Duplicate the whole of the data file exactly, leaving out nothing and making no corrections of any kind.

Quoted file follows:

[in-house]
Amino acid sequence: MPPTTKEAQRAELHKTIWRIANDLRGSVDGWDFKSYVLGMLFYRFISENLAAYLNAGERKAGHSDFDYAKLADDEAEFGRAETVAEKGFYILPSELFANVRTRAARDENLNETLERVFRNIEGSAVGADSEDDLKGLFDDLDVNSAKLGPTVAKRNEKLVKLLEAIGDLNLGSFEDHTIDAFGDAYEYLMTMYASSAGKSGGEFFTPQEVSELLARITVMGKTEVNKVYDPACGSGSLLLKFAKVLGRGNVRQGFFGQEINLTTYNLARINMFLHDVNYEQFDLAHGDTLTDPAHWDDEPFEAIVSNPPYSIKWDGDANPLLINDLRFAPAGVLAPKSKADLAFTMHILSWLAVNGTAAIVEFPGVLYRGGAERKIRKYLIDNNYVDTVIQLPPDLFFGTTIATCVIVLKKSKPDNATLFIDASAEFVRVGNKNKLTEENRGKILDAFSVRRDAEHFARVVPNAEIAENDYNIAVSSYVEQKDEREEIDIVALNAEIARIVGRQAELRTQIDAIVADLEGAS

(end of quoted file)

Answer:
[in-house]
Amino acid sequence: MPPTTKEAQRAELHKTIWRIANDLRGSVDGWDFKSYVLGMLFYRFISENLAAYLNAGERKAGHSDFDYAKLADDEAEFGRAETVAEKGFYILPSELFANVRTRAARDENLNETLERVFRNIEGSAVGADSEDDLKGLFDDLDVNSAKLGPTVAKRNEKLVKLLEAIGDLNLGSFEDHTIDAFGDAYEYLMTMYASSAGKSGGEFFTPQEVSELLARITVMGKTEVNKVYDPACGSGSLLLKFAKVLGRGNVRQGFFGQEINLTTYNLARINMFLHDVNYEQFDLAHGDTLTDPAHWDDEPFEAIVSNPPYSIKWDGDANPLLINDLRFAPAGVLAPKSKADLAFTMHILSWLAVNGTAAIVEFPGVLYRGGAERKIRKYLIDNNYVDTVIQLPPDLFFGTTIATCVIVLKKSKPDNATLFIDASAEFVRVGNKNKLTEENRGKILDAFSVRRDAEHFARVVPNAEIAENDYNIAVSSYVEQKDEREEIDIVALNAEIARIVGRQAELRTQIDAIVADLEGAS